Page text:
Martin Chuzzlewit -- you are consistently what my son calls a "buzzkill". I don't see unions as the big problem here in New York City - I see unregulated finance and corporate welfare as a big problem. As a small business owner who is married to a small business owner, the government subsidies to big businesses are outrageous and we pay higher taxes than they do because of it. For instance, there was recently a segment on how much big companies are paid to remain in New York City -- such as Chase Bank. We have a bank on every block in my neighborhood and they have wiped out all the wonderful small businesses in our neighborhood because they can pay higher rent because our government is subsidizing Chase to stay in the City. Meanwhile, during Sandy it was not the big box stores that remained open - it was all the small business owners. Unions don't affect us at all. And the big companies should be covering benefits such as health insurance so that I, as a small business owner, who has to pay insurance at ridiculously high rates because large businesses either don't pay for benefits and then their employees have to use hospital services that cost far more than primary care or because large businesses get kickbacks from the insurance companies because they have more employees than I could possibly afford. The system is rigged by big businesses being given all the breaks. Not unions.
With so many dependent on government, reprisal by government on donors is an issue. You may be punished by the government in power for your political donations.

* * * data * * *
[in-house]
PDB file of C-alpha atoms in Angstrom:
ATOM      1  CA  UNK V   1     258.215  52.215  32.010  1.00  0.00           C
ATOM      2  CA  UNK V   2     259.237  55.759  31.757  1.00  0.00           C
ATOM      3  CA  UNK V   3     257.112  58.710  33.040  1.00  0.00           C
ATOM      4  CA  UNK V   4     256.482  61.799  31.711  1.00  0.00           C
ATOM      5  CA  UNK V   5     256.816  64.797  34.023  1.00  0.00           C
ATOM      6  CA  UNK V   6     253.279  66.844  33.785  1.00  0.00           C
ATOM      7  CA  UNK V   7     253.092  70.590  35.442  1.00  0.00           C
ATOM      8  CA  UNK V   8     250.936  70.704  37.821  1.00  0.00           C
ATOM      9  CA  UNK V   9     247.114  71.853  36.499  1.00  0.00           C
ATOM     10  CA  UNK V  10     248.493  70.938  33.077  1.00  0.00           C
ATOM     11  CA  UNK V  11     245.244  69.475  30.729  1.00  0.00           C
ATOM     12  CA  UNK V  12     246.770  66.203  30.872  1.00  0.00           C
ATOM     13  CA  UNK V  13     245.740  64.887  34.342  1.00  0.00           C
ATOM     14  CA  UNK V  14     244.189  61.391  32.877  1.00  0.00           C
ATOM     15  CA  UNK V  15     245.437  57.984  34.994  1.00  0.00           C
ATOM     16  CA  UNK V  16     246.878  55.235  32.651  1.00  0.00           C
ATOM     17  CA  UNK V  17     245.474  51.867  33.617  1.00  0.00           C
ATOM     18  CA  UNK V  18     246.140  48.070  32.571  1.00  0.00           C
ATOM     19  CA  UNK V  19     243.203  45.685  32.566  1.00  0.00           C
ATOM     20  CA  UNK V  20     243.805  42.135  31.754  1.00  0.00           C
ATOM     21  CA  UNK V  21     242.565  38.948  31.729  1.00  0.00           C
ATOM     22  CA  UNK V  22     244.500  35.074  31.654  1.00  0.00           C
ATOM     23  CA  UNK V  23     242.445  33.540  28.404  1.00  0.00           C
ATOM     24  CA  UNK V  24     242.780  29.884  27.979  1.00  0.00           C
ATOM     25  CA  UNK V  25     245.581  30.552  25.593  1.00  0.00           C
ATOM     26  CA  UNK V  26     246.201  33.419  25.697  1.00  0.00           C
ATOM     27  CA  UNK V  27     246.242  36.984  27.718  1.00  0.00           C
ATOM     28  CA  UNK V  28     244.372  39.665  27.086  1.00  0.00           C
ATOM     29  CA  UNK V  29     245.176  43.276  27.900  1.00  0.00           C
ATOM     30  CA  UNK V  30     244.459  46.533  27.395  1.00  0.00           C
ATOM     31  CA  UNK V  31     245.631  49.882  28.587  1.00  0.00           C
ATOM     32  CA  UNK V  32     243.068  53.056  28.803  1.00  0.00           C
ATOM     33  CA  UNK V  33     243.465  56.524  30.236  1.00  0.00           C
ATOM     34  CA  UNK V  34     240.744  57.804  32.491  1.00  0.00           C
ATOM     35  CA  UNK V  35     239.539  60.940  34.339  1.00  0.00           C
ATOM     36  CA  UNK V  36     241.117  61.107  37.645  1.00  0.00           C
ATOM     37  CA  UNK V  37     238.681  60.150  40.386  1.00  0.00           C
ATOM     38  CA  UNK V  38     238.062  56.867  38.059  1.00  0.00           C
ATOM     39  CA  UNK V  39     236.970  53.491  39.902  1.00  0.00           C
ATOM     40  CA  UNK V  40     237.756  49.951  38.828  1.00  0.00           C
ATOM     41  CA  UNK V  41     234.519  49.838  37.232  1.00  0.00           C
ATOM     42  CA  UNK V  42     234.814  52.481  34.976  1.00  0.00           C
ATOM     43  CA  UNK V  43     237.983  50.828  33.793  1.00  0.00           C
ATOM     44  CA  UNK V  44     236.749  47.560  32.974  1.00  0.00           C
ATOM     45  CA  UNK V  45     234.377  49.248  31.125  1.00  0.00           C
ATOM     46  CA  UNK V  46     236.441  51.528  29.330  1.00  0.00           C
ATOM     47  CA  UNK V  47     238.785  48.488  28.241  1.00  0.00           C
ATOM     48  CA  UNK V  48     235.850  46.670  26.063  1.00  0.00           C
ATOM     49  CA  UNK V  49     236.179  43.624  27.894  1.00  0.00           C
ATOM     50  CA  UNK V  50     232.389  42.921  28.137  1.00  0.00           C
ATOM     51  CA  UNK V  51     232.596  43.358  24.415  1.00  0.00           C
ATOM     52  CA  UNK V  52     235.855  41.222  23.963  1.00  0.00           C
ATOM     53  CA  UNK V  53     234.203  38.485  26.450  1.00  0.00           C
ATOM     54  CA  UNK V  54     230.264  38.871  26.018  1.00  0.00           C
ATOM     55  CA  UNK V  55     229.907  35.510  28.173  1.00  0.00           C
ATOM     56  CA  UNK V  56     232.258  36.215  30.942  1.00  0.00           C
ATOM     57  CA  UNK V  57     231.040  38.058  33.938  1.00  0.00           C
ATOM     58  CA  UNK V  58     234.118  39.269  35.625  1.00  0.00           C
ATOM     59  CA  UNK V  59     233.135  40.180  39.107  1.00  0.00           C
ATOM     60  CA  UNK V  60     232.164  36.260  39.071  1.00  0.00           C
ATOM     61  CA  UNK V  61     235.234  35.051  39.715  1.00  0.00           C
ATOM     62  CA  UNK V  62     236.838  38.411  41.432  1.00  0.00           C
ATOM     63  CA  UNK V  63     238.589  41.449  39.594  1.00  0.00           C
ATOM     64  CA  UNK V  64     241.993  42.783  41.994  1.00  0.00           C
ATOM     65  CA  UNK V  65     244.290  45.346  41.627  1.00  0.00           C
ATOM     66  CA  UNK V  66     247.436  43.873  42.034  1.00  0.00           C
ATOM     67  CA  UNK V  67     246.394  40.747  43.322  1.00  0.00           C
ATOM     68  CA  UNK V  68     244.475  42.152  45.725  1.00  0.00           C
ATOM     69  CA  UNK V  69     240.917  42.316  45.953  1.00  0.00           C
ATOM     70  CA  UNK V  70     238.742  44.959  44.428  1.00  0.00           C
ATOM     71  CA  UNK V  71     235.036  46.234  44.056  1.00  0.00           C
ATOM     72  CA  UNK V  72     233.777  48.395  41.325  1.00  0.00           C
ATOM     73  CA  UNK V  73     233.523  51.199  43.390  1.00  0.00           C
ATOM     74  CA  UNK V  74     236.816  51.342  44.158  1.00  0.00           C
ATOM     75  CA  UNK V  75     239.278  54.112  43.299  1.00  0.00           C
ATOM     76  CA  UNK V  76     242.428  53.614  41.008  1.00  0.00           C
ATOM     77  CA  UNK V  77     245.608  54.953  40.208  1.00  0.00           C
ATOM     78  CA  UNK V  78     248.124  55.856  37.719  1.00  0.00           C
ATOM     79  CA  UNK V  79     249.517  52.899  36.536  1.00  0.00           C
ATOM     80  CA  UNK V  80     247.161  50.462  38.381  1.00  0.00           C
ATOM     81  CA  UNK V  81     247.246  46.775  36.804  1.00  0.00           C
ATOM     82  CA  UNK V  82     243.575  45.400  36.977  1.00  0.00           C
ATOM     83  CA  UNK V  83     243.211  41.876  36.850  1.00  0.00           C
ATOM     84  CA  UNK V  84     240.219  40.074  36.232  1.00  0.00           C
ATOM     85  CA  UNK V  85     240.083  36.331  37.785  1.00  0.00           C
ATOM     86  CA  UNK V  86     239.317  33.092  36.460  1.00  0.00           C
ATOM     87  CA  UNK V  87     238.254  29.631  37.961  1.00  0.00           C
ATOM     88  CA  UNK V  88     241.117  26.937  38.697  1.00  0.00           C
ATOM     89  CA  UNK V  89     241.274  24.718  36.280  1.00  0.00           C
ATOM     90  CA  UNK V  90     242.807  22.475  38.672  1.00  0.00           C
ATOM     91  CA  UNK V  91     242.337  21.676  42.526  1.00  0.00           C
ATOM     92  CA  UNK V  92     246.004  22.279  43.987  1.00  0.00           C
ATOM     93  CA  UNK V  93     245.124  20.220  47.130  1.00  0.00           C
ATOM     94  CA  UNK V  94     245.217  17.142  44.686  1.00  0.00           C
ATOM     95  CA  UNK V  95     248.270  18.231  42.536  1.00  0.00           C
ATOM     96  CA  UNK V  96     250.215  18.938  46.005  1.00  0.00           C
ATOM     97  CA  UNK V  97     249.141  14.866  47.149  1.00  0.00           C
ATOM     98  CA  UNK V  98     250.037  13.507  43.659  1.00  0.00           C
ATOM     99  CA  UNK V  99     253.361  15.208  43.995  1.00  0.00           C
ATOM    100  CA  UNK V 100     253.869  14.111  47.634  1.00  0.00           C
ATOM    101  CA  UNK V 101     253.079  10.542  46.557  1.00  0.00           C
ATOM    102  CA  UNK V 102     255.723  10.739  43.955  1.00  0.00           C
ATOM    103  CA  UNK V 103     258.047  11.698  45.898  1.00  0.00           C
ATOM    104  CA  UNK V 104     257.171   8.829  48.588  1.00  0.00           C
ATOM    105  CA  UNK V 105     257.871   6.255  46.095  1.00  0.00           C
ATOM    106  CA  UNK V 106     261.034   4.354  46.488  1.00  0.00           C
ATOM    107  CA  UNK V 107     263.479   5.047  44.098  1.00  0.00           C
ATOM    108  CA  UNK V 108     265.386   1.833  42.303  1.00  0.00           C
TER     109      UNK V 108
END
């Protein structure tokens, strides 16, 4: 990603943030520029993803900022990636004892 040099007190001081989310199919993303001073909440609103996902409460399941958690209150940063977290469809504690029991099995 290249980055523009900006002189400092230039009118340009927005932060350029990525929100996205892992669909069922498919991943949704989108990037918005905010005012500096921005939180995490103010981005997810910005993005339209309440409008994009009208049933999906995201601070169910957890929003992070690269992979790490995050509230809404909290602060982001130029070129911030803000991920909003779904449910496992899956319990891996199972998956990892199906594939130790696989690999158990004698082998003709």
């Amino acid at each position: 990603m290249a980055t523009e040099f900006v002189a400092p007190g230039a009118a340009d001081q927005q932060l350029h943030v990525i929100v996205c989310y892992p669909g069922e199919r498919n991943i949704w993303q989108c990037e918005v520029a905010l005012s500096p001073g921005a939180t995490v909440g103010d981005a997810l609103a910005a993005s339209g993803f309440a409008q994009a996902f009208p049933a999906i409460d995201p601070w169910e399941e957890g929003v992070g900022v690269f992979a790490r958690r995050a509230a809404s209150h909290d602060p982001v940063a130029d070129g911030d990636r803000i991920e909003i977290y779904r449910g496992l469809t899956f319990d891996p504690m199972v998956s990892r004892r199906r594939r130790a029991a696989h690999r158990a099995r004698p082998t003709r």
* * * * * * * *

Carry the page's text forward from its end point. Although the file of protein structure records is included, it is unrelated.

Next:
What about tax-exempt religious institutions that get involved in politics? Do they fall under a different category?
PLEASE, PLEASE, PLEASE have the courage, for once, to drill him (as you do to conservative guests)about the most insidious and mammoth financial force in state and local politics .... UNIONS, UNIONS, UNIONS.
Whether disguised as the "Working Families Party" or some progressive "think tank".... it is a very unlevel playing field for the taxpayers. Nobody sticks up for us. The unions are well organized, the citizens aren't.
Is Schneiderman just going after the usual suspects on the right with his next election (and money & support from unions/WFP) his biggest concern?
Email addresses are required but never displayed.
Brian Lehrer leads the conversation about what matters most now in local and national politics, our own communities and our lives.
Subscribe on iTunes
WNYC 93.9 FM and AM 820 are New York's flagship public radio
stations, broadcasting the finest programs from NPR, PRI and American Public Media, as well as a wide range of award-winning local
programming. WNYC is a division of
New York Public Radio.